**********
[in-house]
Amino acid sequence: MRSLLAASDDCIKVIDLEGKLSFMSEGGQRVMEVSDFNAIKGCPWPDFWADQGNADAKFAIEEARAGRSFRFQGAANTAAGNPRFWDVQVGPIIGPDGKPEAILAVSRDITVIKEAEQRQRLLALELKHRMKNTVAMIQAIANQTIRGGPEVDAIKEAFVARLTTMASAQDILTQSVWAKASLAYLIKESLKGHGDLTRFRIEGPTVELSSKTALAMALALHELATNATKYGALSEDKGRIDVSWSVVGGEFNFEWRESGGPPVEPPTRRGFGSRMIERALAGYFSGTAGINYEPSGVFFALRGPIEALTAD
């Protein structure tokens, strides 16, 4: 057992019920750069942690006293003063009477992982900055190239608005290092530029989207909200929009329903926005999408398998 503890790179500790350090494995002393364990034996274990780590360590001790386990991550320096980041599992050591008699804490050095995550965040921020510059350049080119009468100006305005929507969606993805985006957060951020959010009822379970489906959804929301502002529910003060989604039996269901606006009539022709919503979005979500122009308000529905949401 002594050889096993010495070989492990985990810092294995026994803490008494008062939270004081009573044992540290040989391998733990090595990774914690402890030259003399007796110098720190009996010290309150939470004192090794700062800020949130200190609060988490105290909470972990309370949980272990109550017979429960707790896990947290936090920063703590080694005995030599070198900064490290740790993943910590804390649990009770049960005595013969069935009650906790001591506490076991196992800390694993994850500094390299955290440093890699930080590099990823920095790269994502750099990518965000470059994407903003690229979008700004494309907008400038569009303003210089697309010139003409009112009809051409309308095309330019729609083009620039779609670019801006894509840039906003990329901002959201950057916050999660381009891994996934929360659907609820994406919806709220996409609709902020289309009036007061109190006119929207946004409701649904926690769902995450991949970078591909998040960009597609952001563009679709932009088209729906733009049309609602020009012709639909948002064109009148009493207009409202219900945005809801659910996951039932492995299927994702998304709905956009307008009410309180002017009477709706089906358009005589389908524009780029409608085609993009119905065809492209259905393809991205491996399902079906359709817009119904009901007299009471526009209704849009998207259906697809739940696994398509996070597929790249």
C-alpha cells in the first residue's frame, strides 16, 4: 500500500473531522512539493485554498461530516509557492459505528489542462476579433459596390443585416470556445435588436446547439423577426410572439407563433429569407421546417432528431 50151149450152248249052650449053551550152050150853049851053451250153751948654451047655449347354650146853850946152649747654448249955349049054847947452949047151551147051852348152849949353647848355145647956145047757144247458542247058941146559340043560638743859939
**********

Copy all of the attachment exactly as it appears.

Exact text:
[in-house]
Amino acid sequence: MRSLLAASDDCIKVIDLEGKLSFMSEGGQRVMEVSDFNAIKGCPWPDFWADQGNADAKFAIEEARAGRSFRFQGAANTAAGNPRFWDVQVGPIIGPDGKPEAILAVSRDITVIKEAEQRQRLLALELKHRMKNTVAMIQAIANQTIRGGPEVDAIKEAFVARLTTMASAQDILTQSVWAKASLAYLIKESLKGHGDLTRFRIEGPTVELSSKTALAMALALHELATNATKYGALSEDKGRIDVSWSVVGGEFNFEWRESGGPPVEPPTRRGFGSRMIERALAGYFSGTAGINYEPSGVFFALRGPIEALTAD
């Protein structure tokens, strides 16, 4: 057992019920750069942690006293003063009477992982900055190239608005290092530029989207909200929009329903926005999408398998 503890790179500790350090494995002393364990034996274990780590360590001790386990991550320096980041599992050591008699804490050095995550965040921020510059350049080119009468100006305005929507969606993805985006957060951020959010009822379970489906959804929301502002529910003060989604039996269901606006009539022709919503979005979500122009308000529905949401 002594050889096993010495070989492990985990810092294995026994803490008494008062939270004081009573044992540290040989391998733990090595990774914690402890030259003399007796110098720190009996010290309150939470004192090794700062800020949130200190609060988490105290909470972990309370949980272990109550017979429960707790896990947290936090920063703590080694005995030599070198900064490290740790993943910590804390649990009770049960005595013969069935009650906790001591506490076991196992800390694993994850500094390299955290440093890699930080590099990823920095790269994502750099990518965000470059994407903003690229979008700004494309907008400038569009303003210089697309010139003409009112009809051409309308095309330019729609083009620039779609670019801006894509840039906003990329901002959201950057916050999660381009891994996934929360659907609820994406919806709220996409609709902020289309009036007061109190006119929207946004409701649904926690769902995450991949970078591909998040960009597609952001563009679709932009088209729906733009049309609602020009012709639909948002064109009148009493207009409202219900945005809801659910996951039932492995299927994702998304709905956009307008009410309180002017009477709706089906358009005589389908524009780029409608085609993009119905065809492209259905393809991205491996399902079906359709817009119904009901007299009471526009209704849009998207259906697809739940696994398509996070597929790249």
C-alpha cells in the first residue's frame, strides 16, 4: 500500500473531522512539493485554498461530516509557492459505528489542462476579433459596390443585416470556445435588436446547439423577426410572439407563433429569407421546417432528431 50151149450152248249052650449053551550152050150853049851053451250153751948654451047655449347354650146853850946152649747654448249955349049054847947452949047151551147051852348152849949353647848355145647956145047757144247458542247058941146559340043560638743859939